Exploring Loopback – Part 2.

Imagen-Devecoop-Loopback

Hi! In this new post we will add another model through code, see the relationships, and play a little with datasources.

In the previous post we created a todo model using the wizard.

Now we will create another model, category, this time manually. To do this we have many ways, we will see two of them:

  1. through code
  2. through a JSON schema

1 - Creating a model manually through code

As seen in the previous post, models are generally exstended from a base model (PersistedModel), so we have to do the following:

  1. Create a new file , for instance “create-category.js”, inside the boot (server/boot) folder, to have the model initialized when the application starts. You can copy the content from other files in that same folder. The files inside the “boot” folder are scripts to be executed in order when the application starts, and after the bootstrapper runs (https://github.com/strongloop/loopback-boot).

These scripts are usually used for configuration, models creation, and testing data creation.

Method 1 - using inheritance.

Adding these lines we create the model:

  var Model = server.loopback.Model;
  var Category = Model.extend('categories');

Here you can find the code.

Method 2 - using configurations.

The model can be created like this also:

  var config = {
      dataSource: 'db',
      public: true
    };
    server.model('Category', config);

Here you can find the code. Here you can see the configurations that can be applied.

Method 3 - using the createModel method:

var Category = server.loopback.createModel('Category');

Here you can find the code.

This one is the recommended way to create a model manually. To know more about createModel, we can read the apidocs.

I also include here this answer by Raymond Feng, co-founder of Loopback, if you want to know what he thinks about this different methods.

Now that we have our model created, when the server starts we will be able to use it creating a file “category.js” inside “common/models”, with this content:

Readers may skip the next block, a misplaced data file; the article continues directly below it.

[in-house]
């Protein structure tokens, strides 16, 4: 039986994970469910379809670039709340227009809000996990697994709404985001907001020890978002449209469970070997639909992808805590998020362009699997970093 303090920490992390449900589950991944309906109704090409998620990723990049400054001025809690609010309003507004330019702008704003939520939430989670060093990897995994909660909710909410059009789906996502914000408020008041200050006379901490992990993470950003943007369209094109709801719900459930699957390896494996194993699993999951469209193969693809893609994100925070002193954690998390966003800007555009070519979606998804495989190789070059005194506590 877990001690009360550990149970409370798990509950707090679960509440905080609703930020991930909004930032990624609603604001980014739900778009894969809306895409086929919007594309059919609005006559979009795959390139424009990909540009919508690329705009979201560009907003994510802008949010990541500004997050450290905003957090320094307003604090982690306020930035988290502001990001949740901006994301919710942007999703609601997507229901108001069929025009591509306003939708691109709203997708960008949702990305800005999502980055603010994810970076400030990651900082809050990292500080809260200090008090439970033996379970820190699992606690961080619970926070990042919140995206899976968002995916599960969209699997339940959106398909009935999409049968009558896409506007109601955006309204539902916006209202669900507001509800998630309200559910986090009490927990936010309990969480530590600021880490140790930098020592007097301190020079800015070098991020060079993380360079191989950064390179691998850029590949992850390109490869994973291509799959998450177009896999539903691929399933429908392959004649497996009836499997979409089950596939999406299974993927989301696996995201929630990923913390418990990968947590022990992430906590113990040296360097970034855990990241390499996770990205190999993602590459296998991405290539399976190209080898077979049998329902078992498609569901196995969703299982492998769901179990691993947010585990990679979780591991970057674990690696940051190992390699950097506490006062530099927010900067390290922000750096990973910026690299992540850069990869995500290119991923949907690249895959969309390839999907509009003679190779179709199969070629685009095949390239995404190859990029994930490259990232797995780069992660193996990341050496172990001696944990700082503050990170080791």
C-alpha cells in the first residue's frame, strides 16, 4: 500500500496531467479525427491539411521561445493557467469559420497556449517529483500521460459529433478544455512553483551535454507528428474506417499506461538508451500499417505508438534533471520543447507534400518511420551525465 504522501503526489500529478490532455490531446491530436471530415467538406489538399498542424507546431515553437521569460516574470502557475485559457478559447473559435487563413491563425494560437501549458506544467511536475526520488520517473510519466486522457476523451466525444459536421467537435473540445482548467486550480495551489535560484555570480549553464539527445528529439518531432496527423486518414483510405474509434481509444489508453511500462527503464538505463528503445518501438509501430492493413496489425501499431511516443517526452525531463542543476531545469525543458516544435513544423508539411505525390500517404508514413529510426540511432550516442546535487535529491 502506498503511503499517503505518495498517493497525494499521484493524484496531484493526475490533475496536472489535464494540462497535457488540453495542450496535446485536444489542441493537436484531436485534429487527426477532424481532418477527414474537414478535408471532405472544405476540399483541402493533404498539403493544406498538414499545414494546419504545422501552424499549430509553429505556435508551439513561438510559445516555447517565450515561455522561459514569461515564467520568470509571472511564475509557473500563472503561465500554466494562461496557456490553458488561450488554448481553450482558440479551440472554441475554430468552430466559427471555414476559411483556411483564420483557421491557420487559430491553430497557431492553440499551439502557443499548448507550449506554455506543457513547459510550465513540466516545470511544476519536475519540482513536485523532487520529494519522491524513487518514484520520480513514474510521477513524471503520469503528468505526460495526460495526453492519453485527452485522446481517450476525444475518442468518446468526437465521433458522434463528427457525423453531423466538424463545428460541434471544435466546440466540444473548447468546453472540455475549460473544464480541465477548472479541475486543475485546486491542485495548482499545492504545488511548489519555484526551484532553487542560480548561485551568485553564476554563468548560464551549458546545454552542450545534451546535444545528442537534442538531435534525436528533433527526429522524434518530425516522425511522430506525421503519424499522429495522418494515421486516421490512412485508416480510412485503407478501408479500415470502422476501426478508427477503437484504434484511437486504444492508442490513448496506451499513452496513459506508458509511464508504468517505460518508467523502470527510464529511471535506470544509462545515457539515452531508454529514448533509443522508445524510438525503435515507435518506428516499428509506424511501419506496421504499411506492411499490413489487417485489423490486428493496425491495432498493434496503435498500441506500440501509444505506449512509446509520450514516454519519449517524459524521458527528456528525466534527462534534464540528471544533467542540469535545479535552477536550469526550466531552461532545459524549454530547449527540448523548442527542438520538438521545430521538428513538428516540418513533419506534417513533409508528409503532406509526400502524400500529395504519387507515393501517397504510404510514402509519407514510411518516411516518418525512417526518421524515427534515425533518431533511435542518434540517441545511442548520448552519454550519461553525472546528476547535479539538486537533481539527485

module.exports = function(Category) {
  
};

We will see next what other things can be done inside this model, for now, leave it empty.

We will review another way of defining a model.

2 - Defining a model manually via JSON schema

To begin with, let’s add a “name” field.

Create “category.json” inside the common/models folder:

  {
    "name": "category",
    "plural": "categories",
    "base": "PersistedModel",
    "idInjection": true,
    "options": {
      "validateUpsert": true
    },
    "properties": {
      "name": {
        "type": "string",
        "required": true
      }
    },
    "validations": [],
    "relations": {},
    "acls": [],
    "methods": []
  }

Then create “category.js”, just like we did before.

Finally, we add this into “model-config.json”:

  "category": {
      "dataSource": "db",
      "public": true
    }

You can see this code here.

Validations

So we said that inside “category.js” we could do other things. What we do in this file is adding behaviour to the model, adding remote methods, hooks, bussiness logic, validations and more.

For now, let’s take a look at validations, and how LoopBack makes them really easy. Our model has a name, and we want it to be unique. To achieve this, let’s add in category.js the following:

  module.exports = function(Category) {
    Category.validatesUniquenessOf('name', {message: 'el nombre debe ser unico'});
  };

You can find the code here

As you can test, if we have an “Example” and we want to add another “Example”, the explorer will display:

Imagen-Duplicate

Validations is a long topic. For those interested, here’s a very good article about all the validation methods provided by the framework.

Relationships

So far, we haven’t gone too deep. Here’s when the interesting part begins.

With our new model, we want to categorize our ToDos, to group them, search, etc. Let’s say that a “todo” model can have zero, one or more categories. The todo model has a relationship with the model category.

We can define relationships in the JSON schema, for this example we’ll use hasAndBelongsToMany since a todo can have many categories, and a category can include many todos.